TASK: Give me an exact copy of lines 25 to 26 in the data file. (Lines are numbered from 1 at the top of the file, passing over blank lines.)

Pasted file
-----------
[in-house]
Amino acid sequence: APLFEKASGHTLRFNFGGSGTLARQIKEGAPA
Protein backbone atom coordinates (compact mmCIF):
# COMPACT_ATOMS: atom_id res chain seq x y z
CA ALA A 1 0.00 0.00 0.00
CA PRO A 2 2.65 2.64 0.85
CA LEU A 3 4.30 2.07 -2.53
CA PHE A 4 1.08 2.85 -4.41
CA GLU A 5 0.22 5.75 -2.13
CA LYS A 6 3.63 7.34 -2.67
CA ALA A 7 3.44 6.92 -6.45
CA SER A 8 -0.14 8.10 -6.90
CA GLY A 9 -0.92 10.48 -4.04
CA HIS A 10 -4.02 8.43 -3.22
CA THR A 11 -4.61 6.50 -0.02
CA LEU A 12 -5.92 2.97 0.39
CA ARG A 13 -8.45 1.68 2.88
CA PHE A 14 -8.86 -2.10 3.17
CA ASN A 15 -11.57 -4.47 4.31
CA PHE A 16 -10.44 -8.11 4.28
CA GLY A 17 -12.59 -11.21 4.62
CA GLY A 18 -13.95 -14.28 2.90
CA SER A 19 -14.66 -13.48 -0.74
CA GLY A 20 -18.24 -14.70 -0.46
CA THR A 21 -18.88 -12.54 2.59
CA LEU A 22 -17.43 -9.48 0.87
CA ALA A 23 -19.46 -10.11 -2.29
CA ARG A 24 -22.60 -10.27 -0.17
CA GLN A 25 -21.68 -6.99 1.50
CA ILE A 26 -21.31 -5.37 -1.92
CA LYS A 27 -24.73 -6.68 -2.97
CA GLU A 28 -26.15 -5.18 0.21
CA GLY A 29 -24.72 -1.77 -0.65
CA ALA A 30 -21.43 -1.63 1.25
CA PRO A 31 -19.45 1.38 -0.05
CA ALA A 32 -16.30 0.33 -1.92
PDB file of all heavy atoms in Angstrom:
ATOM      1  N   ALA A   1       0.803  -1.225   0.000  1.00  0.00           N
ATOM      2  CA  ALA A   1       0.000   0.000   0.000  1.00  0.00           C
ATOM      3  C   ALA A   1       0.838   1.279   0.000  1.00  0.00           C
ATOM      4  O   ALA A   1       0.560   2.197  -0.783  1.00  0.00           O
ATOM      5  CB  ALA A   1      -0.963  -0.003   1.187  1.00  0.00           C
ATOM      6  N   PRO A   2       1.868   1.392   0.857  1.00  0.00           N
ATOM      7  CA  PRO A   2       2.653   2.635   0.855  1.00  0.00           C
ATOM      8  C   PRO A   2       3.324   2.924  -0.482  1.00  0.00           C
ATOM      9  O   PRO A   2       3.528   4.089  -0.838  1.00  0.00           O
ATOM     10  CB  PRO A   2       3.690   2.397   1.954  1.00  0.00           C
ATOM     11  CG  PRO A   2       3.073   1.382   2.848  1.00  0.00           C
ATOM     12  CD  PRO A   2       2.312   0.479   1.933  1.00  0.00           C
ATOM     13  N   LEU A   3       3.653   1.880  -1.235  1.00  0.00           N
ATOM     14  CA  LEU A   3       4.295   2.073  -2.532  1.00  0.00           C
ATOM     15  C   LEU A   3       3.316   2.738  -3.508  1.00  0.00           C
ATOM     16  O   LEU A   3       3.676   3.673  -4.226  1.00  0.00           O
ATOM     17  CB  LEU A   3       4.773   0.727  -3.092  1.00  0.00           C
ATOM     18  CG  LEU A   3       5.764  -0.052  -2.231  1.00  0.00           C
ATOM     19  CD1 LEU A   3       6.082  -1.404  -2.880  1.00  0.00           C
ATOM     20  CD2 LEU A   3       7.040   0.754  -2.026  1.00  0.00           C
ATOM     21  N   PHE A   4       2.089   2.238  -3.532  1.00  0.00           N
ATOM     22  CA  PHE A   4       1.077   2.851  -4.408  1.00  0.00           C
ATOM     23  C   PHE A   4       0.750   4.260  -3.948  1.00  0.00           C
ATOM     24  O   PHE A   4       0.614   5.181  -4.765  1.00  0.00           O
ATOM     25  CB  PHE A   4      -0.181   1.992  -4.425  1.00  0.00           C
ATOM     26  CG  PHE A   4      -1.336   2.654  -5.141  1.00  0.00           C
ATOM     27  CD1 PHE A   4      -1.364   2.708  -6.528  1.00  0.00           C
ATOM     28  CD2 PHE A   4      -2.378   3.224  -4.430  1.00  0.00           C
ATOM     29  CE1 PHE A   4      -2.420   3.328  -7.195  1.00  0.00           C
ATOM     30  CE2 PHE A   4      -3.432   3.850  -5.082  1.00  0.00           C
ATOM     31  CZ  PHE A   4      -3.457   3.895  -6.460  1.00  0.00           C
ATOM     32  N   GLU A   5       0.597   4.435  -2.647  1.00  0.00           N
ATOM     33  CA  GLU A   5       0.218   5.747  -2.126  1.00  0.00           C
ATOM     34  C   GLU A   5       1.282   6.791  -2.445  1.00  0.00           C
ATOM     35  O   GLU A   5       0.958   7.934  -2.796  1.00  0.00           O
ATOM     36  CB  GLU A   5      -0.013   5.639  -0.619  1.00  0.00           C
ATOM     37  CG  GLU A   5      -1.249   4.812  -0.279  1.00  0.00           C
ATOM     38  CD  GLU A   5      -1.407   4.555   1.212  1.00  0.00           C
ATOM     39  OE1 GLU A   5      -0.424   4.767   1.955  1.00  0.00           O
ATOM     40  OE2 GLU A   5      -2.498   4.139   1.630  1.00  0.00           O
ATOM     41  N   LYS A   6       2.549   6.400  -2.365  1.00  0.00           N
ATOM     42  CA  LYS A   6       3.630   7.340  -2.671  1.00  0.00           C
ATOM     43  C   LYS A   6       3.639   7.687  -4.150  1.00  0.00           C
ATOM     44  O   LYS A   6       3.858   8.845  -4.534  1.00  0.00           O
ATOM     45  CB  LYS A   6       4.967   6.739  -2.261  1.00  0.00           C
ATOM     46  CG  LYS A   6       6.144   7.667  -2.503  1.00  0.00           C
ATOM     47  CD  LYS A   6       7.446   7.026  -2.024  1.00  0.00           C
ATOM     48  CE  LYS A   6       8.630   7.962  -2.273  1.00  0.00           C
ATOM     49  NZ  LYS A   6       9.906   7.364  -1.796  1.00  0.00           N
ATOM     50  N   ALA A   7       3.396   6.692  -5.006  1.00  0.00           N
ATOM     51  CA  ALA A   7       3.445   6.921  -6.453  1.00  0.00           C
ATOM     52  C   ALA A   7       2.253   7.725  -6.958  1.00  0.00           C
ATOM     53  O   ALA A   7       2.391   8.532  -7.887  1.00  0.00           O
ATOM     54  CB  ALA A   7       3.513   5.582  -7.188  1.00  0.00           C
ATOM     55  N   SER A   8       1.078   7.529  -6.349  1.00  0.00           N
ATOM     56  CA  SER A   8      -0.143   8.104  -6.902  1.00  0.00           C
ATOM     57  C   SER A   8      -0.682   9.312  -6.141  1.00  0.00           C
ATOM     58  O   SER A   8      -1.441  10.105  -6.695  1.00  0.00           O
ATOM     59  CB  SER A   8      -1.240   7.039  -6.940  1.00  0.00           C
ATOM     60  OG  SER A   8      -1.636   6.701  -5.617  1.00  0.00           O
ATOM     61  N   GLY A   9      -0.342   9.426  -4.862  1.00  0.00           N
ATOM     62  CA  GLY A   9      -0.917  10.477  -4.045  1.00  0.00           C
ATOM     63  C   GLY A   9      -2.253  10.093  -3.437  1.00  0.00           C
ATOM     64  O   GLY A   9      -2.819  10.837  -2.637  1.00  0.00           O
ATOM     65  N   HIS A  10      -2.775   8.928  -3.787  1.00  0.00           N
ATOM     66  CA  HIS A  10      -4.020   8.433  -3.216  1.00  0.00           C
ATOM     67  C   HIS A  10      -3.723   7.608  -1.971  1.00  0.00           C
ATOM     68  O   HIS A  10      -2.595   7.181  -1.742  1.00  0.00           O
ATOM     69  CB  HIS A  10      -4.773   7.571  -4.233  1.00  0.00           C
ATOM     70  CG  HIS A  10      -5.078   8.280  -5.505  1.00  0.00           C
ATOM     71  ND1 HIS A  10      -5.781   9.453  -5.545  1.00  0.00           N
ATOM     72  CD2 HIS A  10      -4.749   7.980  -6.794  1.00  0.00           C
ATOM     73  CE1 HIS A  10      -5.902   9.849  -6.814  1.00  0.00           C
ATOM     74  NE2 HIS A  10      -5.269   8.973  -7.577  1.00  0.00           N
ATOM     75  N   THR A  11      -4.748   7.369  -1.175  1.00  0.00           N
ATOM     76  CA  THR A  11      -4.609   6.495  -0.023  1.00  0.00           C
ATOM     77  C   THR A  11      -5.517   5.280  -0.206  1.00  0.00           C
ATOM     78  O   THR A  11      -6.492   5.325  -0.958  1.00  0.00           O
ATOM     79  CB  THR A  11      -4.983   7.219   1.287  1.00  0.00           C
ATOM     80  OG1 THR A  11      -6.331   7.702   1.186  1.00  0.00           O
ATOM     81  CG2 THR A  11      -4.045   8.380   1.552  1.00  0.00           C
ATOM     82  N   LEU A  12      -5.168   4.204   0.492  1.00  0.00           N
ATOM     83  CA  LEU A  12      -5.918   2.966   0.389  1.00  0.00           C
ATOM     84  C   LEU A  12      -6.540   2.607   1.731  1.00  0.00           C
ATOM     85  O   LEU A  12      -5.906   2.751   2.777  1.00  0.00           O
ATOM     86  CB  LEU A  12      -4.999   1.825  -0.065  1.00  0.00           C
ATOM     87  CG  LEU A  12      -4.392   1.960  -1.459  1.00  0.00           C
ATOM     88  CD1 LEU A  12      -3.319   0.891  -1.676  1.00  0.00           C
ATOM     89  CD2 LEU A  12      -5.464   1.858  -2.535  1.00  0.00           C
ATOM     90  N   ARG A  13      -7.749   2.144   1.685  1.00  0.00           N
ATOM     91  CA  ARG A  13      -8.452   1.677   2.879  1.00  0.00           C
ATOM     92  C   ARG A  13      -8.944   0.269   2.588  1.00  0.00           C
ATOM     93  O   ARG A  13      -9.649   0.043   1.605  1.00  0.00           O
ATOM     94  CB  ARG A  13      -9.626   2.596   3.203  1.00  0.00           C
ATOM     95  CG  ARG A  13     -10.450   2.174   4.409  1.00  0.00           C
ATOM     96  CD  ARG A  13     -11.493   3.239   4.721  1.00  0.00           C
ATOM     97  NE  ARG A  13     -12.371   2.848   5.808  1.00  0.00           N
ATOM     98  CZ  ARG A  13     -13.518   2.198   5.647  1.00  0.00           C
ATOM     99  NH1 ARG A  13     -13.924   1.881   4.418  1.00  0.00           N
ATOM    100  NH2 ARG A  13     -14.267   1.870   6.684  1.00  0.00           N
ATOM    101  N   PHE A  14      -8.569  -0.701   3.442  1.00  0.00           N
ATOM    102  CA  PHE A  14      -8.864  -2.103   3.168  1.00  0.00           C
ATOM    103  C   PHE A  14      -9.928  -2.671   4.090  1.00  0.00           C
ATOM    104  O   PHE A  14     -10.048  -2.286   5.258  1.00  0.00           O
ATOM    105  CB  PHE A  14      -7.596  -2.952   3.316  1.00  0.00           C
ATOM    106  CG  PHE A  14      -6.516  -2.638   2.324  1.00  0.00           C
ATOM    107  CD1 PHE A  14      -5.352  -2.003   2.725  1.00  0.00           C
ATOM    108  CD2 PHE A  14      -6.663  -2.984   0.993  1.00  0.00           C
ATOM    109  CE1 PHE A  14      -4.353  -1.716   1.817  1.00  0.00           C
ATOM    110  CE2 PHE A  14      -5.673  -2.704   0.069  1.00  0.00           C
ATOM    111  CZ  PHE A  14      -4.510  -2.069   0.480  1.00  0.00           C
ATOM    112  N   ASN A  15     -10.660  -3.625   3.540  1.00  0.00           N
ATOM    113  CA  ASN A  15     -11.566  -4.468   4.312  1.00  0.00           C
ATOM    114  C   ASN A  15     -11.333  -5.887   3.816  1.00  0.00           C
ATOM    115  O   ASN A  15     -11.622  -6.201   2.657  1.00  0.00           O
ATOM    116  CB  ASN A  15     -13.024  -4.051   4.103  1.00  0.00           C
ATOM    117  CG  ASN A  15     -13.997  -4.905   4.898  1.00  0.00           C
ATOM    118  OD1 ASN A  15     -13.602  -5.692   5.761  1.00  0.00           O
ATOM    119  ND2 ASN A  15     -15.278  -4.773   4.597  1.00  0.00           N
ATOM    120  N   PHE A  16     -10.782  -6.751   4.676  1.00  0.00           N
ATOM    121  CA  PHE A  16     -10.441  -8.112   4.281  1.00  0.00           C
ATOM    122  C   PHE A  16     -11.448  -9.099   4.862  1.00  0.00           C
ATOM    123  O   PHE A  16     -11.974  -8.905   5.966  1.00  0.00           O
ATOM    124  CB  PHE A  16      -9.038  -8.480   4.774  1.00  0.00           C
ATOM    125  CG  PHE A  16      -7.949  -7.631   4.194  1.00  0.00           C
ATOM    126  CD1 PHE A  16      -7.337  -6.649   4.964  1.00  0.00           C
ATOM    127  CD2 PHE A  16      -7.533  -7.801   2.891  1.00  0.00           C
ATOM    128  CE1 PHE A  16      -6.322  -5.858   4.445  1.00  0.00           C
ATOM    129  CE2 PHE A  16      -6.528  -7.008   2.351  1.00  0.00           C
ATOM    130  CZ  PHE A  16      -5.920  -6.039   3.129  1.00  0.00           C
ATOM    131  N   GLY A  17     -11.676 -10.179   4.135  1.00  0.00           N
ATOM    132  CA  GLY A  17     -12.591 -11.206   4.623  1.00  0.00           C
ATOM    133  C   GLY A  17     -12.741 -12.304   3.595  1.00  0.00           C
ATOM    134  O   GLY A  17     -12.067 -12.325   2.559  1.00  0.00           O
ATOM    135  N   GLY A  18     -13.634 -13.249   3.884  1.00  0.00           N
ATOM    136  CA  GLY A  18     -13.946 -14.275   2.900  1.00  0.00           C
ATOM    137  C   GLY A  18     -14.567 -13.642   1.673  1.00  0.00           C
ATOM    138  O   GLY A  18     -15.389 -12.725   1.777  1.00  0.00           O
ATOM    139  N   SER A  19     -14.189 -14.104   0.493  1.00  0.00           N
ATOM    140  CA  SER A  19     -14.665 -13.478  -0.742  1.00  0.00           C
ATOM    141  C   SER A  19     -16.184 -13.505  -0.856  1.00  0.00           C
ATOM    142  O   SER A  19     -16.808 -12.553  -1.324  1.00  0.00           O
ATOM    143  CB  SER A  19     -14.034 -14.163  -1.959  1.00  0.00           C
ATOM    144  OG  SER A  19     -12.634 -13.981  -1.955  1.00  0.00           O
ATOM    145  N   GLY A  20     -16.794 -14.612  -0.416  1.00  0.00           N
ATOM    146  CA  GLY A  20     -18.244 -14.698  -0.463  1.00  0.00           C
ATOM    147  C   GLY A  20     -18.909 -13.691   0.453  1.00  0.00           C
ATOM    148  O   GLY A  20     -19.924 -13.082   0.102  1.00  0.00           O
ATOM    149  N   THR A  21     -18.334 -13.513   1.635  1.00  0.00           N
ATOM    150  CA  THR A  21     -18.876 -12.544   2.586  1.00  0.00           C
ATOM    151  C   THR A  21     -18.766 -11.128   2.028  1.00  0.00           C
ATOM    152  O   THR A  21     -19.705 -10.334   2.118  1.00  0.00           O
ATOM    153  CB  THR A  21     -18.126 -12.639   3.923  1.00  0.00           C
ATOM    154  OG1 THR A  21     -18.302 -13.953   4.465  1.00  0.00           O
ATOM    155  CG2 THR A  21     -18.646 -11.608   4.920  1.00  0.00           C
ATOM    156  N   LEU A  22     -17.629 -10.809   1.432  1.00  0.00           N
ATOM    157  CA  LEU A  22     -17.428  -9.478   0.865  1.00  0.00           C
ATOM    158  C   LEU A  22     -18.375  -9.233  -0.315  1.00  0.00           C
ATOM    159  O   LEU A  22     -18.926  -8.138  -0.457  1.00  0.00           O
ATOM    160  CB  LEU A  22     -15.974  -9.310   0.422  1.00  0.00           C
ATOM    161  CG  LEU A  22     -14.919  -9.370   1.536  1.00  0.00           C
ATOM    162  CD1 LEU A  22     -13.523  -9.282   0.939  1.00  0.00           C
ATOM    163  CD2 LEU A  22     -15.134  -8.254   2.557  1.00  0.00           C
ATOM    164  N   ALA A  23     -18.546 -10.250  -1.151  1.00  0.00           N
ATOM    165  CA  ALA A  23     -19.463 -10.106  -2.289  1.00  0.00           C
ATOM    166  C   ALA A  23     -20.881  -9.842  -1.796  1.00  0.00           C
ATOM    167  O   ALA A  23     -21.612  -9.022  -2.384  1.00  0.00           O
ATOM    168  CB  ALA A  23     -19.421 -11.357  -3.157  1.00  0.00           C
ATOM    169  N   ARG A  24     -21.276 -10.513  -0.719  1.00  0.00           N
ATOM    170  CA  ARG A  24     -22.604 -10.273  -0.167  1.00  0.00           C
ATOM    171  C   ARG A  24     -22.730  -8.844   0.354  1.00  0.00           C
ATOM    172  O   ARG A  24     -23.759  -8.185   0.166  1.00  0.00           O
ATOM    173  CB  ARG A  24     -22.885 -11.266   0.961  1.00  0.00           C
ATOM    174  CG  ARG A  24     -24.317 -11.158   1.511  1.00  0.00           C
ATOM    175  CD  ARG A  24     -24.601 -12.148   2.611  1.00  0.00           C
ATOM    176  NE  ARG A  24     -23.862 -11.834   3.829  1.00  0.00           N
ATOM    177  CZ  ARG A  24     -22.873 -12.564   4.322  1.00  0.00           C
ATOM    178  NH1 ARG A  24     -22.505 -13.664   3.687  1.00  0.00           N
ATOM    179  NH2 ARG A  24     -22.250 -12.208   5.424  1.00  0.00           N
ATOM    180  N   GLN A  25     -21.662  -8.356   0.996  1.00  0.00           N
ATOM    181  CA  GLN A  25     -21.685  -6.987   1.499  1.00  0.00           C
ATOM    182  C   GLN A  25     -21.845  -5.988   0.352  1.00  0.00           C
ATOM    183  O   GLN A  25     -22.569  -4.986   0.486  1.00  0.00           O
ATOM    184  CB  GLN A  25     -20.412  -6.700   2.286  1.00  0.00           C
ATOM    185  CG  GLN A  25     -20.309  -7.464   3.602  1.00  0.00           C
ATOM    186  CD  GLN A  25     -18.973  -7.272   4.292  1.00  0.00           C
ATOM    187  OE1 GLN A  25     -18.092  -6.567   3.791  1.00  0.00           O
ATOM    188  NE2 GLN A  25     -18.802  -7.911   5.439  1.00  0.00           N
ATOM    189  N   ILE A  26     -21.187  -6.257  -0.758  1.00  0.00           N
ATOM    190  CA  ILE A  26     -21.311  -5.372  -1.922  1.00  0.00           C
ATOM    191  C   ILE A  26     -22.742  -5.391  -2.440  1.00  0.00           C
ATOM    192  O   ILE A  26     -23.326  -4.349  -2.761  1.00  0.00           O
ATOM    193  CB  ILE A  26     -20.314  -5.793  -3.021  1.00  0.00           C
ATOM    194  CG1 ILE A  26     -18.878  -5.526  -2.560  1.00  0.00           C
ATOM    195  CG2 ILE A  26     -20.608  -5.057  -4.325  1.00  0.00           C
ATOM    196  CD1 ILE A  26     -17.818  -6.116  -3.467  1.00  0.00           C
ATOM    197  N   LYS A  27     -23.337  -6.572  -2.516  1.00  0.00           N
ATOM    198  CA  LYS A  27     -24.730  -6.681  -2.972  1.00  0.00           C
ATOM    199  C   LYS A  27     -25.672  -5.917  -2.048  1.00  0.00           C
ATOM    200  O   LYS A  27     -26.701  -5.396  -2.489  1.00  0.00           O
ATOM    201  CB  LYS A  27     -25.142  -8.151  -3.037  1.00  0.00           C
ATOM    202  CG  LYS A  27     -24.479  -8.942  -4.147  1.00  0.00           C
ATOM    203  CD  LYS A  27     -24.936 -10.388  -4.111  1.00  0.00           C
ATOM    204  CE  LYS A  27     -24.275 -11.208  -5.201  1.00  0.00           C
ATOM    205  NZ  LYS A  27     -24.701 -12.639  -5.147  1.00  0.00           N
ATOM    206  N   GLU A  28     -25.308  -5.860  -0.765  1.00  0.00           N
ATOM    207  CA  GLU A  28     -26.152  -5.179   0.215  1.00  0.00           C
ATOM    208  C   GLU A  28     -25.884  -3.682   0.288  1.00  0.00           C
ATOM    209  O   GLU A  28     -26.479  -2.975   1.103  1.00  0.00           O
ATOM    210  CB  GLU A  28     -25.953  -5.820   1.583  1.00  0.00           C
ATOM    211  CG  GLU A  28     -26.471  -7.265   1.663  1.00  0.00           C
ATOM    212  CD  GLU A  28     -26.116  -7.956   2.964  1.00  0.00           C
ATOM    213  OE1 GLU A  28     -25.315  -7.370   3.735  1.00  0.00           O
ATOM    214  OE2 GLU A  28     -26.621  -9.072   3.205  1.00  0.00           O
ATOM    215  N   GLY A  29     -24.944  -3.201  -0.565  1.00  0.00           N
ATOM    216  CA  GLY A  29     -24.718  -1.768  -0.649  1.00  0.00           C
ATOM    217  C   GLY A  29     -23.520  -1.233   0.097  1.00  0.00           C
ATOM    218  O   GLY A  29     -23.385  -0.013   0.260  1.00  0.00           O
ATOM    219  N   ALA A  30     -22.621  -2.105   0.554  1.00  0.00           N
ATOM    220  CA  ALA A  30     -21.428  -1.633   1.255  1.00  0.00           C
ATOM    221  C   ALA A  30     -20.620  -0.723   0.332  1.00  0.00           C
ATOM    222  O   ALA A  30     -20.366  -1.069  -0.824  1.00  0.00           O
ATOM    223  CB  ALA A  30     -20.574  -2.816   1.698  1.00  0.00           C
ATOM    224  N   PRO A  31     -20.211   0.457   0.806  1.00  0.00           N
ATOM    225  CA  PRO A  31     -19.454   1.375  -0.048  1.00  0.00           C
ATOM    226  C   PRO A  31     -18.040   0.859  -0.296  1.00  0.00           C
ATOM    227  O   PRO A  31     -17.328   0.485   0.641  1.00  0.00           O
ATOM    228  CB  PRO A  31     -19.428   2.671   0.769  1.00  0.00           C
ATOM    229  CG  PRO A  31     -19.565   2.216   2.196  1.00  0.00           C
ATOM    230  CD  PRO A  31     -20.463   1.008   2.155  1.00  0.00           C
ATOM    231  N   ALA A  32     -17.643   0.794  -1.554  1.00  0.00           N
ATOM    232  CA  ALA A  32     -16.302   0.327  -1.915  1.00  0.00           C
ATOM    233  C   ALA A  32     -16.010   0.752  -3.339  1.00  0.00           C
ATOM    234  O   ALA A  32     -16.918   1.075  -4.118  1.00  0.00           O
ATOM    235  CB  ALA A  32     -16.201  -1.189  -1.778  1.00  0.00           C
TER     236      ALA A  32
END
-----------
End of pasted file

CA THR A 21 -18.88 -12.54 2.59
CA LEU A 22 -17.43 -9.48 0.87